Chicago Students Protest After Teacher Allegedly Tells Teen To ‘Go Back To Your Country’

JAN 29, 2004, OAKLAND, CA, UNITED STATES-Tom Vander Ark visits Oakland, Calif  charter school  Photo by Kim Kulish

Chicago Students Protest After Teacher Allegedly Tells Teen To ‘Go Back To Your Country’

Several students say school district is giving them ‘the run around’

Published 1 week ago

Written by Madison J. Gray

A group of Chicago high schoolers staged a sit-in protest on Thursday after a student was allegedly told by a teacher to “go back to your country” when she did not stand during the national anthem.

Four students at Nicholas Senn High School said they all remained seated to protest police brutality during a Hispanic Heritage assembly on Jan. 30 when they heard the teacher make the remark, according to NBC Chicago.

The students say that the comment was directed at, Yesica Salazar, 17, as two teachers came and told them that if they did not stand, they would have to leave. One teacher allegedly asked another student Tionda Cobb, 18, if she was eligible for the Chicago Public Schools free lunch program. When she replied that she was, he told her she should stand because people had died for the country, Salazar told the Chicago Sun-Times in an interview with her and the other students.

Cobb left the auditorium and that teacher then reportedly turned to Salazar and asked her if her legs were broken. She replied “no” then remained silent. That’s when the teacher told her, “I should go back to my own country if I didn’t want to stand,” said Salazar, who was born in the United States. After a verbal exchange, she was told to leave the auditorium.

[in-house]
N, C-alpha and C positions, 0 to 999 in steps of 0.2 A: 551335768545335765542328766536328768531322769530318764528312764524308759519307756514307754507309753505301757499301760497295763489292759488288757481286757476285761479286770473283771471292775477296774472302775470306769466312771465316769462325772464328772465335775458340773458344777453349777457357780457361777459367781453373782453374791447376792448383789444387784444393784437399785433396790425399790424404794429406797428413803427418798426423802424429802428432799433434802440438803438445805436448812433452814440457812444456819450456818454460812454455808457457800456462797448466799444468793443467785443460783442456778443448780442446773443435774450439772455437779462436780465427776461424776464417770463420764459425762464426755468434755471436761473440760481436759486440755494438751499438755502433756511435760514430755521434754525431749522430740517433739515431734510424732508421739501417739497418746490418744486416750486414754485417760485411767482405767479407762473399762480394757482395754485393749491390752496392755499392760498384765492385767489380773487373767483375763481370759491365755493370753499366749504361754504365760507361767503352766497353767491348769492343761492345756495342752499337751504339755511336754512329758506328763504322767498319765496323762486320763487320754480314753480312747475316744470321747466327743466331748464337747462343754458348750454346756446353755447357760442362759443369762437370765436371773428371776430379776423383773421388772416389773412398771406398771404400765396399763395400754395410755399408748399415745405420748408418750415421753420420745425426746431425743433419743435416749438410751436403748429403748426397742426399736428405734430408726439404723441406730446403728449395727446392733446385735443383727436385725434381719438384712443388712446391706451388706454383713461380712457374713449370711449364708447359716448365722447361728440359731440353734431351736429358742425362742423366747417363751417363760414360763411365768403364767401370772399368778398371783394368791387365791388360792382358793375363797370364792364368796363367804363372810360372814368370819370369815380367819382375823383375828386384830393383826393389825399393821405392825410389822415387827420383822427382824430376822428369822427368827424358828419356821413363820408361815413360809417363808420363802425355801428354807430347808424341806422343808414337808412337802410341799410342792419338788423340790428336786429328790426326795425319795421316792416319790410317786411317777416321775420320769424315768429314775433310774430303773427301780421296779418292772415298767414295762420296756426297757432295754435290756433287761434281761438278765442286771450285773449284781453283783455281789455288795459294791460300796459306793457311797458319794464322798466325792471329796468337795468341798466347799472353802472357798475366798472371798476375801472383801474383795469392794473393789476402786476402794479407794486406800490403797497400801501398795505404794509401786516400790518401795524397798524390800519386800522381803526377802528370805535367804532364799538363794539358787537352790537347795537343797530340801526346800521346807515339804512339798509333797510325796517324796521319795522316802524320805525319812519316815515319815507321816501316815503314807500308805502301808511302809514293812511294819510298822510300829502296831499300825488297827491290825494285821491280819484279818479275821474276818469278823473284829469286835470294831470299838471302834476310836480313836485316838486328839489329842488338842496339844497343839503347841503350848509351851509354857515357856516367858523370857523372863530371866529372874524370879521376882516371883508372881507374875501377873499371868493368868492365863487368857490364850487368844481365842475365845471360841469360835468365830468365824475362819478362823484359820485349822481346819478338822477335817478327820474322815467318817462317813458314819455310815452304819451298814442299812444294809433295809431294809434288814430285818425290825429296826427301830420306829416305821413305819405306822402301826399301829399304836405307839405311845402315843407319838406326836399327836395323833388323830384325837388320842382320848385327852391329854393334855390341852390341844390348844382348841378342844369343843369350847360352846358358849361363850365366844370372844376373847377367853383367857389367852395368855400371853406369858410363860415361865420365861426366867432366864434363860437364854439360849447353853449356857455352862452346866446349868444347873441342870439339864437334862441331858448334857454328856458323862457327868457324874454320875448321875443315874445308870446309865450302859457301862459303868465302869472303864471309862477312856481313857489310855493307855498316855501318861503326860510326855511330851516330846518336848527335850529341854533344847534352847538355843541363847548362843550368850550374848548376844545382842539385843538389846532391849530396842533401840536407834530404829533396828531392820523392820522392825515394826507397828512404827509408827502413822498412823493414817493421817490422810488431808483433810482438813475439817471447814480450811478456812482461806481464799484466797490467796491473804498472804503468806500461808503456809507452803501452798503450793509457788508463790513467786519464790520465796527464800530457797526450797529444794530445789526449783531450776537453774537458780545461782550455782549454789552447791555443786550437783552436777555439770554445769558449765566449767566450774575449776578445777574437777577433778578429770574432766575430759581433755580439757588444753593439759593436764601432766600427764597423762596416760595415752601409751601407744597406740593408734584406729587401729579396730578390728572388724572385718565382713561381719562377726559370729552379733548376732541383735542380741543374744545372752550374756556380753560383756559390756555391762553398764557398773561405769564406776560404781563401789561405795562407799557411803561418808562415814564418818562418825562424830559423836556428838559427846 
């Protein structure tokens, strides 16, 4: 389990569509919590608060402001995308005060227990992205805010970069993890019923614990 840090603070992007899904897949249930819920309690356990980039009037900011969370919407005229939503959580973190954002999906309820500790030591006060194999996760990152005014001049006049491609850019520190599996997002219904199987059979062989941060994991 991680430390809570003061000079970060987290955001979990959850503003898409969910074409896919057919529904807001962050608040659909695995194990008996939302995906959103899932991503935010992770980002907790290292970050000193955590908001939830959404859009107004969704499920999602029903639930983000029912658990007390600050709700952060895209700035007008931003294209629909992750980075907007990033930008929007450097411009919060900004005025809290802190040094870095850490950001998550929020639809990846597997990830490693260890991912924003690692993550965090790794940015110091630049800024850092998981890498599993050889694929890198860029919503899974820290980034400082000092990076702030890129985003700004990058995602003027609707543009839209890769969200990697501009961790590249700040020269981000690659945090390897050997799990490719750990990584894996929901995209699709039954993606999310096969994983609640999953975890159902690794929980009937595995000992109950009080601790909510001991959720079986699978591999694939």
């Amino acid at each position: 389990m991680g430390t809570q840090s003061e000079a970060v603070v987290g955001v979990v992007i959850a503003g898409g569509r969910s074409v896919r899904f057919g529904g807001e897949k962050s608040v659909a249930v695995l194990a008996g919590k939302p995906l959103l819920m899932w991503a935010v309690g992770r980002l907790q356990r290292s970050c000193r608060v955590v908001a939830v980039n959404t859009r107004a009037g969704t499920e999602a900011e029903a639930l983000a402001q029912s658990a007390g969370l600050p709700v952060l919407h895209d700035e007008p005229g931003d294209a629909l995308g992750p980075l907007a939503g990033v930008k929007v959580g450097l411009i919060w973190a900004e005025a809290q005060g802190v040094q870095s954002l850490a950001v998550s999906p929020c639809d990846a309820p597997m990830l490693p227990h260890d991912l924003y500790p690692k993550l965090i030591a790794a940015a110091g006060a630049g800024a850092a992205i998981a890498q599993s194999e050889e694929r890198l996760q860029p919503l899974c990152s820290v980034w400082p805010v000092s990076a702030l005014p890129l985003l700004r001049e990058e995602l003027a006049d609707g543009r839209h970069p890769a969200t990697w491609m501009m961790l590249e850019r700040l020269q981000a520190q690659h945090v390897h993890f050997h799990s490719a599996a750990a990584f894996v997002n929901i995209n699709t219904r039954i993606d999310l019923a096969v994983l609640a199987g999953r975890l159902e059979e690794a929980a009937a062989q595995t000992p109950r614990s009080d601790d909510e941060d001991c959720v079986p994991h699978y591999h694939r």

“I felt very offended because my parents have fought hard to be a part of this country,” Salazar said.

Two other students, Shakira Chacon, 18, and Naima Woods, 18,  were present and told the Sun-Times they also exchanged words with the teacher.

“When I heard that, that’s when I jumped in and said, ‘You don’t say that to a student — it’s disrespectful,’ ” said Chacon, a U.S. citizen who immigrated from Costa Rica. She said when she spoke with the teacher later, he apologized but has since denied making the remark. “If he would admit it and apologize ... now I think he should be fired,” she said.

Salazar said that when they met with Mary Beck, the school’s principal, she did not update them on how the incident would be addressed. “I felt like we were getting the run-around,” she said.

But Beck, speaking on the incident in a video posted to Twitter, said that she notified school district officials as soon as she got a report about it.

"I notified everybody within three hours of receiving the report. It is all in writing," she said, speaking to the students. "It is all time-stamped. I did my job. I continue to follow through based on the guidelines and policies that we have in place. Every time."

The students, however, shouted back to her, “so why is he still here?”

Chicago Public Schools has launched an investigation and is looking into the incident, but have not released the teacher’s name. Officials with the district have not said if any action has been taken against him.

"CPS is committed to fostering learning environments that embrace and support all students, and the alleged actions of the teacher in question run counter to our beliefs and priorities,” district spokesman James Gherardi said in a statement.

Photo Credit: Kim Kulish/Corbis via Getty Images

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